The Hardest Countries to Travel to in the World

Sal Lavallo made headlines in January 2018 as one of the youngest people to successfully visit all 193 UN-recognised countries in the world. Starting in China and Japan in 2004 and ending in Malta 13 years later, the traveller’s quest stemmed from his desire to “see the nuanced diversity in societies around the world” and build global connections.

Lavallo’s achievement is all the more astonishing when you consider how difficult it can be to visit certain countries. Many are very particular about who they offer visas to, while others will outright ban specific nationalities from entering. Even the rich and famous face travel restrictions. Joss Stone, for example, failed to complete her famous “total world tour” after being refused entry into Iran—her last stop—in July 2019. A police statement claimed that she didn’t carry the correct documentation upon arrival, and was deported “in line with travel regulations”.

It’s not just Iran that is difficult to enter. There are a few countries around the world that have more stringent entry requirements than others, which you should bear in mind when planning any trips of your own.

Libya

Even accredited visa agents acknowledge that it’s “notoriously difficult” to obtain the correct travel documentation required to visit Libya. It’s possible to apply for a tourist visa on arrival, but the UK government warns that any documents issued overseas might not be recognised in all areas of the country. This is due to the ongoing civil war which has divided Libya into competing political and military factions. Furthermore, you’ll be banned from entering the country if your passport displays that you’ve previously travelled to Israel. This is one of many Arab countries to exercise this policy on account of its poor diplomatic relations with Israel.

North Korea

The notoriously secretive country of North Korea is unsurprisingly difficult to enter. Only an estimated 5,000 westerners travel there through tourism agencies every year, and it’s highly unlikely you’d get into the country directly from the UK. Most visitors gain access through organised tours via China. While these tours aren’t particularly hard to book, there are strict rules. For example, you can’t go anywhere without a guide or engage with the locals. Of course, you’ll need to obtain a visa before arrival, and it’s recommended you ensure all your tour details are confirmed at least a month before your travel.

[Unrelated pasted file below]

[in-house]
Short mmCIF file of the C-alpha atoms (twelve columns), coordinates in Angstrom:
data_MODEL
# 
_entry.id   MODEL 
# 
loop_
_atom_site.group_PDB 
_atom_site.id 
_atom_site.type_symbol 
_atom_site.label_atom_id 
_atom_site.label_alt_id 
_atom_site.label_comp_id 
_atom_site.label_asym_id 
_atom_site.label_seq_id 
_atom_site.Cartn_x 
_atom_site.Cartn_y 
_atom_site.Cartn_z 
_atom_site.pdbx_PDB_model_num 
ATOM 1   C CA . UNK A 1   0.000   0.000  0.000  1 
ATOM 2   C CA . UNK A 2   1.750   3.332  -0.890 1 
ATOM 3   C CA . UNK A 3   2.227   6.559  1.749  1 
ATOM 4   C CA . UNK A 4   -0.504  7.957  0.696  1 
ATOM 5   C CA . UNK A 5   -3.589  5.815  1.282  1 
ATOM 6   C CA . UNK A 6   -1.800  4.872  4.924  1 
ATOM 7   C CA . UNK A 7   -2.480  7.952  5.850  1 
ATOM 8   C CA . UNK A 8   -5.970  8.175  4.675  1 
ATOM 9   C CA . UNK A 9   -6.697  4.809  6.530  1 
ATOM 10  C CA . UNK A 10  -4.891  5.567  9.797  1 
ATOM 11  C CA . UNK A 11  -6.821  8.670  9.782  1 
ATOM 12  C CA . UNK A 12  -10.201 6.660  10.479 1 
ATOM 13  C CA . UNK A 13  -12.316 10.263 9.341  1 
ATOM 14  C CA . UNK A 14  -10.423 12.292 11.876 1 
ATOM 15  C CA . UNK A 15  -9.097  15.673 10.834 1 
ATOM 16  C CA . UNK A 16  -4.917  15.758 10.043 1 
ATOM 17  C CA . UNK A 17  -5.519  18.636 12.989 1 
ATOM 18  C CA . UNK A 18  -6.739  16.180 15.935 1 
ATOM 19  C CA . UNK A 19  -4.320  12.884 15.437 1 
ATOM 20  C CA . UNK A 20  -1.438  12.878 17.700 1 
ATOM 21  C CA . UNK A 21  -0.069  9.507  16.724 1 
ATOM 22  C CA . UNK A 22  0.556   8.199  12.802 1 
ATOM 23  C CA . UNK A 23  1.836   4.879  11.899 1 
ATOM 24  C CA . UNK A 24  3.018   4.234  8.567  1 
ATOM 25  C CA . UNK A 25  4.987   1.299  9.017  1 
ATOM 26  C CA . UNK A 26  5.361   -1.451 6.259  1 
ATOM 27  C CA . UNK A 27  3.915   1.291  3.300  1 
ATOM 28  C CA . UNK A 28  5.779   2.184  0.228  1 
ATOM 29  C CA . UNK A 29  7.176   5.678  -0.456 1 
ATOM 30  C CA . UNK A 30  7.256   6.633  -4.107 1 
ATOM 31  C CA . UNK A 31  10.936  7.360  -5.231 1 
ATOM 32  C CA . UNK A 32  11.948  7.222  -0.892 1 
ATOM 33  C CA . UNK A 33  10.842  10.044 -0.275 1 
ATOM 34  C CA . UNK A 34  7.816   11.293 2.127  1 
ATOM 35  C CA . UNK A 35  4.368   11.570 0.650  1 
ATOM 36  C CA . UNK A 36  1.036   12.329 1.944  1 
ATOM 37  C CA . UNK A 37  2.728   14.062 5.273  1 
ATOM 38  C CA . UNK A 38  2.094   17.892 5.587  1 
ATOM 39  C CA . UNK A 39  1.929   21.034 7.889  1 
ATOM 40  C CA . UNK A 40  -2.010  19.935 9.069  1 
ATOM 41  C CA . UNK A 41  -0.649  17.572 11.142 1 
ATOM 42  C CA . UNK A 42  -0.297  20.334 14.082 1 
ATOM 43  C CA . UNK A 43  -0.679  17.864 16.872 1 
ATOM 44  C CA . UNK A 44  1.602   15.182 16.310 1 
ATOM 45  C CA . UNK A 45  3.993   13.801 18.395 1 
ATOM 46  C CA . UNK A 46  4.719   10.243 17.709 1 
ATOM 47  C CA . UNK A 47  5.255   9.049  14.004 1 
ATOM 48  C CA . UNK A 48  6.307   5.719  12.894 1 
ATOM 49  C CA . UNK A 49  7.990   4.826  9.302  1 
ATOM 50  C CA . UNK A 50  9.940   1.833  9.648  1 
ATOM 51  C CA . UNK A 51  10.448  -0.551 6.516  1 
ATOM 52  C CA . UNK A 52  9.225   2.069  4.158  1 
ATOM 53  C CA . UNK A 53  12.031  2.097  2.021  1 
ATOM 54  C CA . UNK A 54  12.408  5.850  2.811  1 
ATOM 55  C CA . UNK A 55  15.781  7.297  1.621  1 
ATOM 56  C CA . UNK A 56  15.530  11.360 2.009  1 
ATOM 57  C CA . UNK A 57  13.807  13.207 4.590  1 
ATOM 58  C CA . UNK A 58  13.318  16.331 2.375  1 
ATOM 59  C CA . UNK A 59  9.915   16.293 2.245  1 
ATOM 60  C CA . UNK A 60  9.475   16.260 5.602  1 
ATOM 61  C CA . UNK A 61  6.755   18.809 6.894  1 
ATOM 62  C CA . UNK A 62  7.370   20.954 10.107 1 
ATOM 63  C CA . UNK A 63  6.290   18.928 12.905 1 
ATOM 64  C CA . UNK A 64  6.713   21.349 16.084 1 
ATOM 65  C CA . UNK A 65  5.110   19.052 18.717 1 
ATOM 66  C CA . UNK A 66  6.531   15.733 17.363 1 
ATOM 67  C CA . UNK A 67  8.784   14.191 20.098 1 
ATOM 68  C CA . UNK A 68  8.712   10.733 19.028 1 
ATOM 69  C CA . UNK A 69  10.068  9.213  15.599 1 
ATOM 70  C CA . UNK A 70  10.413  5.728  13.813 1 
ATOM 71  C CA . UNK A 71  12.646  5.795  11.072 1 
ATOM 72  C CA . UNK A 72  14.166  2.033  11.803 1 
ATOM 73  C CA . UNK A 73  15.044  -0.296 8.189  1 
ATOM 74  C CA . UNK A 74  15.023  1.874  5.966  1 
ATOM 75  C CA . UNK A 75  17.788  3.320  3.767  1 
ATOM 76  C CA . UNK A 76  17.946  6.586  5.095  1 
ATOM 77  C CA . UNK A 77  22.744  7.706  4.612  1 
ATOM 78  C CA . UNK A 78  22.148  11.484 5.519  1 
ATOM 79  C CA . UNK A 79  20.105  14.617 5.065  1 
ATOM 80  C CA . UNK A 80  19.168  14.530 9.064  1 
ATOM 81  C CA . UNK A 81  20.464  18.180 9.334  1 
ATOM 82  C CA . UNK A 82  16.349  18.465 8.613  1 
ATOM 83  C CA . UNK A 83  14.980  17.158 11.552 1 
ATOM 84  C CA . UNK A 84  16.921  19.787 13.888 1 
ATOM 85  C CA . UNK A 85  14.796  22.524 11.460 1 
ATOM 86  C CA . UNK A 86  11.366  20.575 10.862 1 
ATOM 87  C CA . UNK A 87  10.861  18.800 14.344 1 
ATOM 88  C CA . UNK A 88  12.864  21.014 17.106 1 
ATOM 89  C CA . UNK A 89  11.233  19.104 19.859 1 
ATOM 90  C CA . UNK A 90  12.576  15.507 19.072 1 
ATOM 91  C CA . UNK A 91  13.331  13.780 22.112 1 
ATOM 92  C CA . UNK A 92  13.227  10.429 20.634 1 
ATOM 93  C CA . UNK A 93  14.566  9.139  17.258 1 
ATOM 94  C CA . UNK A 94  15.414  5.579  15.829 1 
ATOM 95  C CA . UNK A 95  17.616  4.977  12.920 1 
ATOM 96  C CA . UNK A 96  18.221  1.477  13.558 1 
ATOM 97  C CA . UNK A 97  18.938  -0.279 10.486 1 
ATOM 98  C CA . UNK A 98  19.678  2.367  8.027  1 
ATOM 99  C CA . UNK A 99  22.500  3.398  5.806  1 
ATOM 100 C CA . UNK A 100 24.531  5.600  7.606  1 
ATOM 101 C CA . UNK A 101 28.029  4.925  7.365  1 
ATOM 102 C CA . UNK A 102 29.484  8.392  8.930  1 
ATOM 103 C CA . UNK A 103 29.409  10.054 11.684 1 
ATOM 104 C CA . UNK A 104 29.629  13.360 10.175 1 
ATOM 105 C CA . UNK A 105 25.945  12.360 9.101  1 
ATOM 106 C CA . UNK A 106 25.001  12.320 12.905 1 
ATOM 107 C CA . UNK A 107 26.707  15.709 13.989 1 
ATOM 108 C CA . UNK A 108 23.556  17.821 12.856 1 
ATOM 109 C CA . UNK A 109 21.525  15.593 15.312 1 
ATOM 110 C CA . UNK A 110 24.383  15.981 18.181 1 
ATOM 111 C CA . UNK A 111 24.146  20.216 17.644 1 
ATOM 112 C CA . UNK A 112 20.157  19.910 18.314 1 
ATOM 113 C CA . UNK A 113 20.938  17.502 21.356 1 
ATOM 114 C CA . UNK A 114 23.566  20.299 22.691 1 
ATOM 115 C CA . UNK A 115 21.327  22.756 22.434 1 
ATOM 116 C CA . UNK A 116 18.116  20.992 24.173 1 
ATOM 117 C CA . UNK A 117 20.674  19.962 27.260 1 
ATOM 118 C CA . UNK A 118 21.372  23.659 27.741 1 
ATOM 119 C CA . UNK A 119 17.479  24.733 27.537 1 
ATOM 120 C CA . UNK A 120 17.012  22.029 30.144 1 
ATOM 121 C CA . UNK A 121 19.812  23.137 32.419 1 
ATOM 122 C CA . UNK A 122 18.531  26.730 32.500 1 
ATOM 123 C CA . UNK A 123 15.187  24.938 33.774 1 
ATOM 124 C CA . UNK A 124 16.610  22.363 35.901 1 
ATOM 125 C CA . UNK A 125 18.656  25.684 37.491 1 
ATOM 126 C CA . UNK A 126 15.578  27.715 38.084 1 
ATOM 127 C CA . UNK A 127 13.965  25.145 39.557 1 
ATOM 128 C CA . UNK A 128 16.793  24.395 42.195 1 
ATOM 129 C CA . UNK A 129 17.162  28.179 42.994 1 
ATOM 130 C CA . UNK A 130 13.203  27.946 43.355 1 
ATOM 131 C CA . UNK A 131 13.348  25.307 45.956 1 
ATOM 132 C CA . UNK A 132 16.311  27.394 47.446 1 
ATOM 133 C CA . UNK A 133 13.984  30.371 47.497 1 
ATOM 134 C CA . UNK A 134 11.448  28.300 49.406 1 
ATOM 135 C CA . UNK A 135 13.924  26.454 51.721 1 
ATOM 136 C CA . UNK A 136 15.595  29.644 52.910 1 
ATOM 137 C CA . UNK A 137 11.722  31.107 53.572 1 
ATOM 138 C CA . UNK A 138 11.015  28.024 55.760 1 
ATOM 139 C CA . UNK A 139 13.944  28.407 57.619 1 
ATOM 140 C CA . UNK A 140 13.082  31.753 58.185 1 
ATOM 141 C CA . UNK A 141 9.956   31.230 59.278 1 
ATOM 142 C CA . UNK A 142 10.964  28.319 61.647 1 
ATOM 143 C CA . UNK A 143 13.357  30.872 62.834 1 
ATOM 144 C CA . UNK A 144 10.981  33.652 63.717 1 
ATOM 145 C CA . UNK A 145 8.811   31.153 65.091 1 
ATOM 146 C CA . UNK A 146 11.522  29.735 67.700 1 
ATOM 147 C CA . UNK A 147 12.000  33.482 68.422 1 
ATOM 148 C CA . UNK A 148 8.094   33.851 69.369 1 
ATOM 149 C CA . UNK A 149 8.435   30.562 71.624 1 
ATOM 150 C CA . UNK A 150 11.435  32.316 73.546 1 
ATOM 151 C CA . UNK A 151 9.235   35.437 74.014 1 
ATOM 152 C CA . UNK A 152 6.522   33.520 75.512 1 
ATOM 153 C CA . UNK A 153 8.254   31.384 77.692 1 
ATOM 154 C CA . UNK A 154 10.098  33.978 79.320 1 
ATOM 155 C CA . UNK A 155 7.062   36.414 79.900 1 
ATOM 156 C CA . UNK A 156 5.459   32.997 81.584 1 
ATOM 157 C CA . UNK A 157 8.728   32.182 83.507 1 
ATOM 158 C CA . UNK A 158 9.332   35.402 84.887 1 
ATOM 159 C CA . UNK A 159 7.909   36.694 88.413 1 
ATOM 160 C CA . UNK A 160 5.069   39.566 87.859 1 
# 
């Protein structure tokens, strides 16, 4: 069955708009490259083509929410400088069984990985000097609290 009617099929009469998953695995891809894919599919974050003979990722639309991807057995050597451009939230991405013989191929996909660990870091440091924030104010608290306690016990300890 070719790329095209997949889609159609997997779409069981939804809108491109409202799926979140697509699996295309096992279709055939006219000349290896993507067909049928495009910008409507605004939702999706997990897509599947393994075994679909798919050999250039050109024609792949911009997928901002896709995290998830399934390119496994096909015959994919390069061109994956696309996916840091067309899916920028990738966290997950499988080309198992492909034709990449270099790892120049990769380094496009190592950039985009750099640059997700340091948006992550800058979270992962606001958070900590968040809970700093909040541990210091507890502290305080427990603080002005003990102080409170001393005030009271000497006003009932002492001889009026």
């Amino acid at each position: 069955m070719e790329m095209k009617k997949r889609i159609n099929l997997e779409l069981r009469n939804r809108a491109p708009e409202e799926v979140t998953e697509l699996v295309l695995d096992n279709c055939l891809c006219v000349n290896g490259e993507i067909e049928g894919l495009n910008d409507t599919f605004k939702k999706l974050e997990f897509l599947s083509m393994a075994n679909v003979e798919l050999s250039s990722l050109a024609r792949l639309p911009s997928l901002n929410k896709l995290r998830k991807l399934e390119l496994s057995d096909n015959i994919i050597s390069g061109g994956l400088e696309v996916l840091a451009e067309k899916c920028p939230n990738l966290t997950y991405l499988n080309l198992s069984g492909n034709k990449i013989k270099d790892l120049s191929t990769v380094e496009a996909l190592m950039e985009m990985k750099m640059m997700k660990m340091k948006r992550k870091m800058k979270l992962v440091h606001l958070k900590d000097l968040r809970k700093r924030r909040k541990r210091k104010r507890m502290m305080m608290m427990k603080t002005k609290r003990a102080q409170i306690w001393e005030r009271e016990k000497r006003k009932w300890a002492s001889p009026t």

China

It can be tricky travelling to China if you plan to stay for a significant period of time. The visa application process is lengthy, involving a number of different forms and other documentation with very little room for mistakes. In line with the nation’s laws and regulations, you’ll need to provide fingerprints at a Chinese visa application service centre in either London, Manchester, or Edinburgh. You’ll also have to provide confirmations about your flight and hotel and, in some cases, you may be asked for a detailed itinerary outlining everything you plan to do each day you’re there.

Russia

Aside from Turkey, Russia is the only country in Europe that British travellers need a visa for. Similarly to China, acquiring one is harder than it once was, because you now need to visit a visa application centre to submit your fingerprints. In addition to your biometric data, you’ll need to provide a Russian Visa Invitation Letter from a government-certified travel agency. However, if you’re a cruise or ferry passenger, you have the option of staying in the country for up to 72 hours visa-free, provided your tour is booked through an officially licensed company.

Nigeria

Gaining entry to the African nation requires a bit more paperwork than a typical visa application. As well as flight and hotel confirmations, potential travellers must also provide bank statements to prove they have sufficient funds to travel, as well as a letter of invitation if they’re visiting family or friends. Once again, you’ll need to submit biometrics prior to approval, but as Nigeria only has one visa application centre in the UK, this means you’ll have to take a trip to London no matter how far away you live.

Riya Sander

Riya is an inspired writer, passionate about traveling, lifestyle and encouraging startups. As a freelancer she understands the importance of productivity at work. She never stopped finding new ways to create her work productivity. Follow her on Twitter @sanderriya

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